BAMA – Summer Camps

The Belton Area Museum Association (BAMA) just received major support from local foundation WebbCraft to underwrite the costs of upcoming summer camps and the annual event Heritage Days at the Depot. Foundation Board Chair Jeri Lynn Craft presented a check last week.

The Belton Area Museum Association will be hosting  Wild Weather Camp, July 25 – 27, and Space Camp, August 1 – 3, from 10 – 12 each morning.  Cost is $55 for non-members and $45 for members of the Belton Area Museum Association.

The foundation support will help bring in key speakers to the camps.  Also, WebbCraft has provided two scholarships per camp week for students in Anderson School District #2 to attend free of charge.

“We wanted to make sure that summer camp is accessible to children in our area, regardless of ability to pay,”      stated Foundation Board Chair Jeri Lynn Sharpe.

For more information about the summer camp scholarships, please contact Abigail Burden at the museum, Wednesday – Friday, 9 AM – 2 PM, at 864-338-7400 or

Another portion of the grant award helps to defer costs of the bussing of ASD2 students to Heritage Days at the Depot, an annual event that presents living history lessons and folk art skills to children in grades 2 – 5.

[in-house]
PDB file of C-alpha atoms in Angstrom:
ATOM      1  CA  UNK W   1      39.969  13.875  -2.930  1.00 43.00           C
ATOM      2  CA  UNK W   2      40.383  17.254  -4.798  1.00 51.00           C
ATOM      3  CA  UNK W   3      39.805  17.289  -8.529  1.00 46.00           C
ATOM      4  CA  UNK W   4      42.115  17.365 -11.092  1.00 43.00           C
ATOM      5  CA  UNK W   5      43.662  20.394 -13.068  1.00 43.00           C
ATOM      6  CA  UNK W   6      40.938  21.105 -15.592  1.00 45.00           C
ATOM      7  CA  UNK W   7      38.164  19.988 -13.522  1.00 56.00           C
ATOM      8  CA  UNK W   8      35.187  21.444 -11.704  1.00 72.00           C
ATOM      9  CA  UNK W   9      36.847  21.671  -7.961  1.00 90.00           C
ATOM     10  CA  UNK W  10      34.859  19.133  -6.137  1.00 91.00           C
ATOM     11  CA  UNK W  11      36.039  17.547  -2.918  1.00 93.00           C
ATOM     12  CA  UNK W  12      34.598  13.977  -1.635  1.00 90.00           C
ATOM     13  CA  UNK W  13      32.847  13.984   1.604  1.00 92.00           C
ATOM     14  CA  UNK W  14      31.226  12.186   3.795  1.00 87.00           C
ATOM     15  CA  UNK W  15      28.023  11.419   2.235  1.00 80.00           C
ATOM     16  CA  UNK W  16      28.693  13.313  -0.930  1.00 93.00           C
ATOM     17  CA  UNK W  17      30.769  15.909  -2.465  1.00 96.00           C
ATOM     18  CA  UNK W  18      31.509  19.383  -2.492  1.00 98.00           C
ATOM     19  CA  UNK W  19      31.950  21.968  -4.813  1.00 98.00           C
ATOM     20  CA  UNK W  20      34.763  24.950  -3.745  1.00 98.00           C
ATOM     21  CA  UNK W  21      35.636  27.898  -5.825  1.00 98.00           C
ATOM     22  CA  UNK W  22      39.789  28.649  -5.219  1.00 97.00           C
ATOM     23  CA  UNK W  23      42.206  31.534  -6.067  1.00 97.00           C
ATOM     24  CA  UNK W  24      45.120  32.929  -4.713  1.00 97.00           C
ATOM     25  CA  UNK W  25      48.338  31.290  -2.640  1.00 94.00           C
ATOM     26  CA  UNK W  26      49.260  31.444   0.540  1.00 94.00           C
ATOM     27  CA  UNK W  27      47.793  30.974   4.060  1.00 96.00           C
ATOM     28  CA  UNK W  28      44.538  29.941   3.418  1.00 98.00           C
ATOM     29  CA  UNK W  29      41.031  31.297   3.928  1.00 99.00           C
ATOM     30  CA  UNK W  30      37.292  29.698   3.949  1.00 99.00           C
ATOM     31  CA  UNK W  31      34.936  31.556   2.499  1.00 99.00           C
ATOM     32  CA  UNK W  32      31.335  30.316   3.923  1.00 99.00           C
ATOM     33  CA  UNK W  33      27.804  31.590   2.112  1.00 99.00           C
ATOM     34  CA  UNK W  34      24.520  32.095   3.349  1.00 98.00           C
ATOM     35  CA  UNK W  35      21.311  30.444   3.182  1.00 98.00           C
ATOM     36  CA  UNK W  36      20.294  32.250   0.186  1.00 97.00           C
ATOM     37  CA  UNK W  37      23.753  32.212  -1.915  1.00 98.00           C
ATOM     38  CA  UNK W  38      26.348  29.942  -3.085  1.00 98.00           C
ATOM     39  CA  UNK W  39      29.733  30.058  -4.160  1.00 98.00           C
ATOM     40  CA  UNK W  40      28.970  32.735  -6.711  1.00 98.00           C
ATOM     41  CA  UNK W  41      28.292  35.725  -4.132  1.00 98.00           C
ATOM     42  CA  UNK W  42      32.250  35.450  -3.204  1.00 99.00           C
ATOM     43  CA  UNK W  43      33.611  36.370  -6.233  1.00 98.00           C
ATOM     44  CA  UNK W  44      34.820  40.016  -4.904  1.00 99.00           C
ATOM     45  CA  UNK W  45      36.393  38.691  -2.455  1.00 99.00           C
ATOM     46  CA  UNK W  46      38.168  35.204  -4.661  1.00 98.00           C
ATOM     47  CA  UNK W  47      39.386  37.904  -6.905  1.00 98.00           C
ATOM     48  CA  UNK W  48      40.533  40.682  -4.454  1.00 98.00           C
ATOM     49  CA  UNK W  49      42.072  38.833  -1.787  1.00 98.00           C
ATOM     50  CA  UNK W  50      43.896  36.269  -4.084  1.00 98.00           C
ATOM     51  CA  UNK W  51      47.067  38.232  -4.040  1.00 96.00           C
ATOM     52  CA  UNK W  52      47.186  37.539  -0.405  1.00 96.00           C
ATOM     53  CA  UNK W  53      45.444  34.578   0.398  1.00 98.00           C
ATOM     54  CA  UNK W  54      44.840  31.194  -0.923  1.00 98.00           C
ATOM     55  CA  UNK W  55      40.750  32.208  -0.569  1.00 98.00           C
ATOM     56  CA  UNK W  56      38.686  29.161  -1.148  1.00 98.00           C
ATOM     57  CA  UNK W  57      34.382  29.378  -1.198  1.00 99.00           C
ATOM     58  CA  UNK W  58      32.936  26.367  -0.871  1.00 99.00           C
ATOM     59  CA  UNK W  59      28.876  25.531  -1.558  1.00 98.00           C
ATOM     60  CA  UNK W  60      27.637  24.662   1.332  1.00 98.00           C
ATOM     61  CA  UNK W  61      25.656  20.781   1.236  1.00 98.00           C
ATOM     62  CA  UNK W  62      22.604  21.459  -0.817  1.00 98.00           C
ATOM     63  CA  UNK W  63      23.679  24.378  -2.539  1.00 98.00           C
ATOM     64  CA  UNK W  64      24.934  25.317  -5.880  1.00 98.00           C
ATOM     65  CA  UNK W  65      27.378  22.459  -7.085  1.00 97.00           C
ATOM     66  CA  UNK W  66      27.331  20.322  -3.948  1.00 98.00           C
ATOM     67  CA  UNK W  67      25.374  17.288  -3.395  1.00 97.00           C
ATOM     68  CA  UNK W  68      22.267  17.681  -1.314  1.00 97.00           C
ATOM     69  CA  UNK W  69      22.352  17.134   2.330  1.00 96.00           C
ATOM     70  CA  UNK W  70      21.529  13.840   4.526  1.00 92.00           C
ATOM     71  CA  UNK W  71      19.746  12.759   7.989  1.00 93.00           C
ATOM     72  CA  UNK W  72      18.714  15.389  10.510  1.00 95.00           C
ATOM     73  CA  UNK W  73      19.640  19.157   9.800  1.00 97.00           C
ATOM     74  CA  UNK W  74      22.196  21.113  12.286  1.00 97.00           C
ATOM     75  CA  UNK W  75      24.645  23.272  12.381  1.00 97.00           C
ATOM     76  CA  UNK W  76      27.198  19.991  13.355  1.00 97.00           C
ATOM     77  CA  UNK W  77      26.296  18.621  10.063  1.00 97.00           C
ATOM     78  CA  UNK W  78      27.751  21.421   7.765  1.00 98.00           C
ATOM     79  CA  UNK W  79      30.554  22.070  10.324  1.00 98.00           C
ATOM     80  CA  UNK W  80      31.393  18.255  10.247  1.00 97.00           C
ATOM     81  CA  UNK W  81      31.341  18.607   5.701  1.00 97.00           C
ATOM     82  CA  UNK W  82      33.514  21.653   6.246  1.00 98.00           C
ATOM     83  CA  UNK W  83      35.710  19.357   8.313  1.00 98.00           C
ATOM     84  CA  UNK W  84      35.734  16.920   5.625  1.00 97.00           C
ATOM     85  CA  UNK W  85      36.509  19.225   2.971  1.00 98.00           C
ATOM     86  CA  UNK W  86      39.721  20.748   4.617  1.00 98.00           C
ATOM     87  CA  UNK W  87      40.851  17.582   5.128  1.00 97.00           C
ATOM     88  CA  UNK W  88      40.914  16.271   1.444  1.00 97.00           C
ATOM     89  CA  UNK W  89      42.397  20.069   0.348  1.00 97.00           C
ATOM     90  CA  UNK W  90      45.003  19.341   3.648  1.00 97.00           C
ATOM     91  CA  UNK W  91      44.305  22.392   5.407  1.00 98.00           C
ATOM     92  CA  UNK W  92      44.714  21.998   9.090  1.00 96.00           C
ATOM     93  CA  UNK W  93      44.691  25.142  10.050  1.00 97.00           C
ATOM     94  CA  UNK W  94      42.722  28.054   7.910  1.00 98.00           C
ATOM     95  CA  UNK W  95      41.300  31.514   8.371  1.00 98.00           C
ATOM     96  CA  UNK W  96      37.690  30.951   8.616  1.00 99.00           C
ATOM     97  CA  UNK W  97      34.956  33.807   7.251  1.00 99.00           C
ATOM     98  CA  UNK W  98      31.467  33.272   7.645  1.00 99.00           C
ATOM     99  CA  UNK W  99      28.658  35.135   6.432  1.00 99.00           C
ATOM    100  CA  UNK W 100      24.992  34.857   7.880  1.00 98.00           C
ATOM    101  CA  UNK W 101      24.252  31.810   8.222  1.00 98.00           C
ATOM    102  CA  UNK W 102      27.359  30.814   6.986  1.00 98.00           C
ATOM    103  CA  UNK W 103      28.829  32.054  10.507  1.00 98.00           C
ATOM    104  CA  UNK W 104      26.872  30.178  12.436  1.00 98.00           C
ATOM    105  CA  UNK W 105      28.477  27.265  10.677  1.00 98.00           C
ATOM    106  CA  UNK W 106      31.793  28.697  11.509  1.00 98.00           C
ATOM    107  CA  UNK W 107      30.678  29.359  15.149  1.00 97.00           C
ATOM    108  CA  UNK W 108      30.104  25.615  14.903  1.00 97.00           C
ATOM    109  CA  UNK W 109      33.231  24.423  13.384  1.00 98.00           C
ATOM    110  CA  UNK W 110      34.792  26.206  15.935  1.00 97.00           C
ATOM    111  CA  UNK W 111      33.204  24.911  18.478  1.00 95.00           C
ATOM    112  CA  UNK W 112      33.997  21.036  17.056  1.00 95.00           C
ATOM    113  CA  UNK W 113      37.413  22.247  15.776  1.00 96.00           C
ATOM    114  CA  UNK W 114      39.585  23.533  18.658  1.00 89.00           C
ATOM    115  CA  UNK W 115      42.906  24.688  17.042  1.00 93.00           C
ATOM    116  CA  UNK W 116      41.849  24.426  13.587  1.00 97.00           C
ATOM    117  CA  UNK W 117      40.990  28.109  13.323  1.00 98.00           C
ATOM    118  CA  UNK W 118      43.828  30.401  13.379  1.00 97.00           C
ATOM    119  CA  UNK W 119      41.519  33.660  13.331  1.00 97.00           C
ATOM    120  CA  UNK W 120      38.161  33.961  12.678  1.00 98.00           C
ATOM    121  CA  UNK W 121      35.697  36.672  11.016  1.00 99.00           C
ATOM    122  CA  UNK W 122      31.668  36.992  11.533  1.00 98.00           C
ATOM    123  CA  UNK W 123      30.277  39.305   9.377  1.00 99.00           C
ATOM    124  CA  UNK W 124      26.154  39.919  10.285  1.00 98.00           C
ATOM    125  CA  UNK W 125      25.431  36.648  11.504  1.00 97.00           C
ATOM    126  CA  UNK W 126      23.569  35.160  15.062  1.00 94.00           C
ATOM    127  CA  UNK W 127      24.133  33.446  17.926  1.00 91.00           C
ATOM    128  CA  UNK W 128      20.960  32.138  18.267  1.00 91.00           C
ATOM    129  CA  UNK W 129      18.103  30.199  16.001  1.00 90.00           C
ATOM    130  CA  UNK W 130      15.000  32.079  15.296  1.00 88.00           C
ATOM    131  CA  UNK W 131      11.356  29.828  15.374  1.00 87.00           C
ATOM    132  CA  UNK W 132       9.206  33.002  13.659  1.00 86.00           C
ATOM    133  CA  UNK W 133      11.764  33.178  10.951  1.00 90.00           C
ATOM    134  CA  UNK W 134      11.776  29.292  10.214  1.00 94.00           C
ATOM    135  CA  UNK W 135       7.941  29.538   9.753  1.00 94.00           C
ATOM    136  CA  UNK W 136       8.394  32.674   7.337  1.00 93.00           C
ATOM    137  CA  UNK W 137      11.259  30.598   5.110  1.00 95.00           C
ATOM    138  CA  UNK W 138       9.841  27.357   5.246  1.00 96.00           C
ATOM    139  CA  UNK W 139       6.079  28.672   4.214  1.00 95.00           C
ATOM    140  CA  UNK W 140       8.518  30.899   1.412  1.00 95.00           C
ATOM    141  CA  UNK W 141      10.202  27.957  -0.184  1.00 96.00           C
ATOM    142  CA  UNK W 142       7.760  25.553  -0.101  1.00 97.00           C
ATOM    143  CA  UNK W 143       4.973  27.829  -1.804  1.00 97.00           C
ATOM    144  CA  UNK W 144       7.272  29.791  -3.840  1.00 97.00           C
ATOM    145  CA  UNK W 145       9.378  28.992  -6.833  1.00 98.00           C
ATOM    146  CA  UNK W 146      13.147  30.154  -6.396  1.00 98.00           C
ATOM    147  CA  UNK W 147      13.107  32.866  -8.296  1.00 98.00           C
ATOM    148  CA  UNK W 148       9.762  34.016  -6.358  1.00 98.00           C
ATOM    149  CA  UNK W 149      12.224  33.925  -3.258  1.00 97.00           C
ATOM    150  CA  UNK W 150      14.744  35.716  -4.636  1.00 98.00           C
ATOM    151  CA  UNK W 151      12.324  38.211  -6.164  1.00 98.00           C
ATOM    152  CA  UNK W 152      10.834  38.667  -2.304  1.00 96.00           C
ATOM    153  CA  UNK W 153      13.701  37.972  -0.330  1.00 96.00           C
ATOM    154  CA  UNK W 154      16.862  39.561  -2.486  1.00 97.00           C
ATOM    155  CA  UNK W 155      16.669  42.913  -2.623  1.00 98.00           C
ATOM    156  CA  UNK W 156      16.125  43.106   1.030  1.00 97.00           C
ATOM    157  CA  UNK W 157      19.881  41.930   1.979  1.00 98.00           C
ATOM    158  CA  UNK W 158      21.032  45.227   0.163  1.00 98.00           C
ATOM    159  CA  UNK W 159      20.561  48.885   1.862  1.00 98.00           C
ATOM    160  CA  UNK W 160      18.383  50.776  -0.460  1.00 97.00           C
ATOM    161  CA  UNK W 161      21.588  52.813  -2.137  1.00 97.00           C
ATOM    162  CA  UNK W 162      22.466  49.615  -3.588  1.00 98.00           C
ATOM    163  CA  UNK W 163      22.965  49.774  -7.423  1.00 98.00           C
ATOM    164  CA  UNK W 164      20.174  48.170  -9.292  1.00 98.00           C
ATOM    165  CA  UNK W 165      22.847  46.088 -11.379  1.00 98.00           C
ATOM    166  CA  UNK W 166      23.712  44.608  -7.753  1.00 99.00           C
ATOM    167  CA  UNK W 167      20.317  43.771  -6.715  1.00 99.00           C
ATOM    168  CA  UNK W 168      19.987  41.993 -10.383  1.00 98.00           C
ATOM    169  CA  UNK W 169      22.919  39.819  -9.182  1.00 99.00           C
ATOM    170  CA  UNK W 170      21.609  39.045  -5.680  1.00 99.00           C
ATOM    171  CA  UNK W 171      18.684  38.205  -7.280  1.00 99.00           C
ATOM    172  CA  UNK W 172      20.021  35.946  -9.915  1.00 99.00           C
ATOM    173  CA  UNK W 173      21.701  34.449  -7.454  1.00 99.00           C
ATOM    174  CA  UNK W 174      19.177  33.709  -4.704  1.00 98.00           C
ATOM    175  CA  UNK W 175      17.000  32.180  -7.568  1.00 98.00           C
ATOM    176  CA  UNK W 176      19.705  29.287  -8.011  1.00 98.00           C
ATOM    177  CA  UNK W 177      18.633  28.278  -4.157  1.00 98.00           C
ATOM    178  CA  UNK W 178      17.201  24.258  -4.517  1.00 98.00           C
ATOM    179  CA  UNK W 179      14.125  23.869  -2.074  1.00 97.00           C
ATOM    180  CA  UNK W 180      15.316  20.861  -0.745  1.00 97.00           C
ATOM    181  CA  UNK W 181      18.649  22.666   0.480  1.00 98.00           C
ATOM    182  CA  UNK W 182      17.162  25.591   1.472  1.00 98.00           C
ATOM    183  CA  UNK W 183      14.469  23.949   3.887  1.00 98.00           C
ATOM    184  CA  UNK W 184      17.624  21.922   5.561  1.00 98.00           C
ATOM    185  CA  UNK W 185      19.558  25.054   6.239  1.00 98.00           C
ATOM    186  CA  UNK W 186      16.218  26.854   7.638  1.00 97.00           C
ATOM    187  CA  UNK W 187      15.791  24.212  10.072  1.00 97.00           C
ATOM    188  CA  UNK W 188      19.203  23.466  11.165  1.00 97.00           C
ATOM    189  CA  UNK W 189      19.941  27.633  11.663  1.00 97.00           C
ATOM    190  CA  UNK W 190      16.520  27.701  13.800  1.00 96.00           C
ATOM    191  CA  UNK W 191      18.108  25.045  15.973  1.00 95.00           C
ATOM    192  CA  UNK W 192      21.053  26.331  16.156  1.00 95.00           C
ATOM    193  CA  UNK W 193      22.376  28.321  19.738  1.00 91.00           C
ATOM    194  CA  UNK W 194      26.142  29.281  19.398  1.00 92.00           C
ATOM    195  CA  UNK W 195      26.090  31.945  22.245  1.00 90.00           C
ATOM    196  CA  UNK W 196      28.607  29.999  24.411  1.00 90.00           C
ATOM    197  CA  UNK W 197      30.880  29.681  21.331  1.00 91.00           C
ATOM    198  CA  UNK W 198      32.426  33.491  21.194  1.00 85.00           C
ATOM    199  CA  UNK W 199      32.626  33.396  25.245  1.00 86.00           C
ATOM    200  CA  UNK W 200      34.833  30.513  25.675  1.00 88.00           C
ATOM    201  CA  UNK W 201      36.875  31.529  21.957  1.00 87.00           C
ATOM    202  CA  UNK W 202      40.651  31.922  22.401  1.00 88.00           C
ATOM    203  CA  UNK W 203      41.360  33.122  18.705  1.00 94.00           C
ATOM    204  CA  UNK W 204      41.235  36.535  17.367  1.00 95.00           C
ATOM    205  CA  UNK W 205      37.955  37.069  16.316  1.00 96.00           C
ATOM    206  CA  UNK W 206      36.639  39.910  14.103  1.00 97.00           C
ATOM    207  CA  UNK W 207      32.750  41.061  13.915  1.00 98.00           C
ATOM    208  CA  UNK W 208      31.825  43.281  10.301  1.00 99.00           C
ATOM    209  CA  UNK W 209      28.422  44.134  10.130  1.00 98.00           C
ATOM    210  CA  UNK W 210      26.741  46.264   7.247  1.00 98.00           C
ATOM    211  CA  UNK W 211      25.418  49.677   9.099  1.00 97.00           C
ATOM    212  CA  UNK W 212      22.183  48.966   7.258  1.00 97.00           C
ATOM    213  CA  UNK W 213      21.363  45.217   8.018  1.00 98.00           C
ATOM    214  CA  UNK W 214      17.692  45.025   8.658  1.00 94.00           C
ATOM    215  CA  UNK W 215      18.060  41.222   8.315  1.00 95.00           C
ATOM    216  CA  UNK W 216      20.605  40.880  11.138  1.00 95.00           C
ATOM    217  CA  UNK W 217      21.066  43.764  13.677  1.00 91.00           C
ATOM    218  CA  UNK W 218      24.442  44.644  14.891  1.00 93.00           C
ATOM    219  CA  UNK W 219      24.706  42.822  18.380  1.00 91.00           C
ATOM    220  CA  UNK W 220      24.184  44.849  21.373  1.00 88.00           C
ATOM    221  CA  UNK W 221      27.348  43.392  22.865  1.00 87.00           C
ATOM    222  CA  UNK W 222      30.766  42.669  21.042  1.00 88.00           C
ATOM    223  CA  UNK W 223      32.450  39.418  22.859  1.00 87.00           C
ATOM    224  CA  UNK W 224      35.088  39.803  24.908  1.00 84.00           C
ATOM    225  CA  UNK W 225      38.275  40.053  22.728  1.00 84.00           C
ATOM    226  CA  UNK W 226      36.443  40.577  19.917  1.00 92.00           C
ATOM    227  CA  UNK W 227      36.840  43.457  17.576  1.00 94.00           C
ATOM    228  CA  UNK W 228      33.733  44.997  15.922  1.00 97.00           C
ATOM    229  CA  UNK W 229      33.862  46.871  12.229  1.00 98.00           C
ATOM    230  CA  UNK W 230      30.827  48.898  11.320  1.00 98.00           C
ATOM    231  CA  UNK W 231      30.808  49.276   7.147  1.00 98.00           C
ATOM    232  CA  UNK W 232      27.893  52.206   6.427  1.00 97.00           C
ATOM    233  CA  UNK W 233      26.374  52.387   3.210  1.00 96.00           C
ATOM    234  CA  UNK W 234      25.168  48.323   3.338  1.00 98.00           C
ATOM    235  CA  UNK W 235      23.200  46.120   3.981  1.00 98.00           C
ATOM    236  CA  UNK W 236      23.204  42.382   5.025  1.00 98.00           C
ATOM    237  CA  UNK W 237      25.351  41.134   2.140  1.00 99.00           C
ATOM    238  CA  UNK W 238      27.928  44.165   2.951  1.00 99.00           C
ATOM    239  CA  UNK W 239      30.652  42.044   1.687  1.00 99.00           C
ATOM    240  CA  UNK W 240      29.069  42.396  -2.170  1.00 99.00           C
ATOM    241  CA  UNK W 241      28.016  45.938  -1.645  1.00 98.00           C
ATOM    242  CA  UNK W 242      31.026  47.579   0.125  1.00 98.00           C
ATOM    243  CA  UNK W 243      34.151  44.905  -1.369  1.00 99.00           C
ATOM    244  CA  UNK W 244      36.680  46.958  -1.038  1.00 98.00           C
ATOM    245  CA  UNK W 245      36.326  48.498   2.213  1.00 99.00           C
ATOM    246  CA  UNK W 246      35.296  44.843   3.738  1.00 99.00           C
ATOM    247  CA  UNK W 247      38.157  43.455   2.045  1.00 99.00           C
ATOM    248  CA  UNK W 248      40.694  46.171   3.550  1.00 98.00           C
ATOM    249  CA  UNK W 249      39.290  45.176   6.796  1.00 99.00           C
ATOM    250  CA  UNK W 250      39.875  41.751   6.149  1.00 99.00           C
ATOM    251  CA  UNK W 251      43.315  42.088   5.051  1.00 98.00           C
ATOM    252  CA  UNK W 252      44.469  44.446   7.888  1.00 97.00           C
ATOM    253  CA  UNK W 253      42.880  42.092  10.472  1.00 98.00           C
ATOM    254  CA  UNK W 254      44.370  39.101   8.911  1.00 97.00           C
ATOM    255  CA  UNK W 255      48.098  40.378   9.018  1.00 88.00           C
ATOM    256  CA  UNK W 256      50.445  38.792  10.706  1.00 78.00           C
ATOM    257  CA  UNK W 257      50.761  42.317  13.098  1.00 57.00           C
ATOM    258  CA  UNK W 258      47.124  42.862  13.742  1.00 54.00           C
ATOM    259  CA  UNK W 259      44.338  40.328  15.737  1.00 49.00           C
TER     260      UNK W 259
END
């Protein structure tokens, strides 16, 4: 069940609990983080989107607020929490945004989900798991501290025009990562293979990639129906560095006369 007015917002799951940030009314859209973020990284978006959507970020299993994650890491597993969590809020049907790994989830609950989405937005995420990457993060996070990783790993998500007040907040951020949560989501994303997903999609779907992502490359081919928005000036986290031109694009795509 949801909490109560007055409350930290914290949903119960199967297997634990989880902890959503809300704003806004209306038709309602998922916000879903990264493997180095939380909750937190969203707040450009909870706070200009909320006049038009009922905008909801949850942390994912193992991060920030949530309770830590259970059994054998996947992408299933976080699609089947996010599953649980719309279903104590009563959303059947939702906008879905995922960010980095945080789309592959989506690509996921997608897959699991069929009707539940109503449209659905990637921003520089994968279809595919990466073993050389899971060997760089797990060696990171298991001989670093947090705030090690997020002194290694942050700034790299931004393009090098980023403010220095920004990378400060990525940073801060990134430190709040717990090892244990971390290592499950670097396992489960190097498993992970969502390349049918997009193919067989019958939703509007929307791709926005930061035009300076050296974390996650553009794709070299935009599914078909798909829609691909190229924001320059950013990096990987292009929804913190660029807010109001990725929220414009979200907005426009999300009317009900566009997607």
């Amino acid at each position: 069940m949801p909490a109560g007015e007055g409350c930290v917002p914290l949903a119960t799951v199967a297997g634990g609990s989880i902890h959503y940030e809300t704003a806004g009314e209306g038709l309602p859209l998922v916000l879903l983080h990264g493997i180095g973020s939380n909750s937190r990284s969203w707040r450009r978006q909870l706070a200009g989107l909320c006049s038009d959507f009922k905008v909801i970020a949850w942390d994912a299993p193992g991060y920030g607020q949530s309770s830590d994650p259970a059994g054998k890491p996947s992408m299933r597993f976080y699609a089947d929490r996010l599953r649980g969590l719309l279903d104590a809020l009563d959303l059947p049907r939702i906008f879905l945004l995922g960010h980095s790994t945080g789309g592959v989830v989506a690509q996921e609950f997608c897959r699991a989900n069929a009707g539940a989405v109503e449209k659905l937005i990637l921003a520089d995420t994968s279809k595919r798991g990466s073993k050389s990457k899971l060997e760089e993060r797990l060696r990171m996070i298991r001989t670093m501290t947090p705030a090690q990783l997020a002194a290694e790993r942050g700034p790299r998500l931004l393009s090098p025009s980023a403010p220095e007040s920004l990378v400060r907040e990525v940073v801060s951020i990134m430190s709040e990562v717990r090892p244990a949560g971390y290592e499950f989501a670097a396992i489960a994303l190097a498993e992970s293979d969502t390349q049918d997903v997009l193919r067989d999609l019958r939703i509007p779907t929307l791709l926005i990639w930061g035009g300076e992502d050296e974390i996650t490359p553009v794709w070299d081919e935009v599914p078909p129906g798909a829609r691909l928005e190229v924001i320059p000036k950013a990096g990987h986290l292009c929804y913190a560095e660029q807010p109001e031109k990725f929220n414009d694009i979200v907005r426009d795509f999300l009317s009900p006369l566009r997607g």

The event will be held on Oct. 5 -7 and features the following artisans/historical interpreters:  Gale McKinley (split oak basket  weaver), Chris Weik (Native American flute maker), Justin Guy (traditional potter), Millie Chaplin (Southern story teller),  Thomas “Stick Man” Williams (Gullah cane carver), Jared Canty (Catawba beader), Bill Lacasse (zither maker), Jonathon Harper (lure carver), Heyward Haltiwanger (miller), Rick Owens (log cabin builder), Scott Beam (wheelwright), Karen Cox (soap maker), Barbara Ervin (printmaker/typesetter), and Benjamin Raven Pressley (Native American weapons).

Outside of District 2 students and home school students are invited to attend for a $3 minimal fee.  Please email Alison Darby at if you are interested participating in this event.

“We cannot express how appreciative we are to WebbCraft Family Foundation for their unwavering support each year for our educational programming,” commented BAMA  Executive Director Abigail Burden.

TRHS – Storytelling at TR Library

TR Library

“Patriotic Stories”
Bring your patriotic stories to share. Show and tell always welcome!
We meet on the second Thursday night of every other month to listen and share stories and memories of upper Greenville County and beyond.

Thursday, July 13th, 7:00—8:00 pm
at the Travelers Rest Sargent Branch Library.

UHM – Monday Matinee Movie

July 17 at 2:00 pm
In honor of the exhibition Over the Top,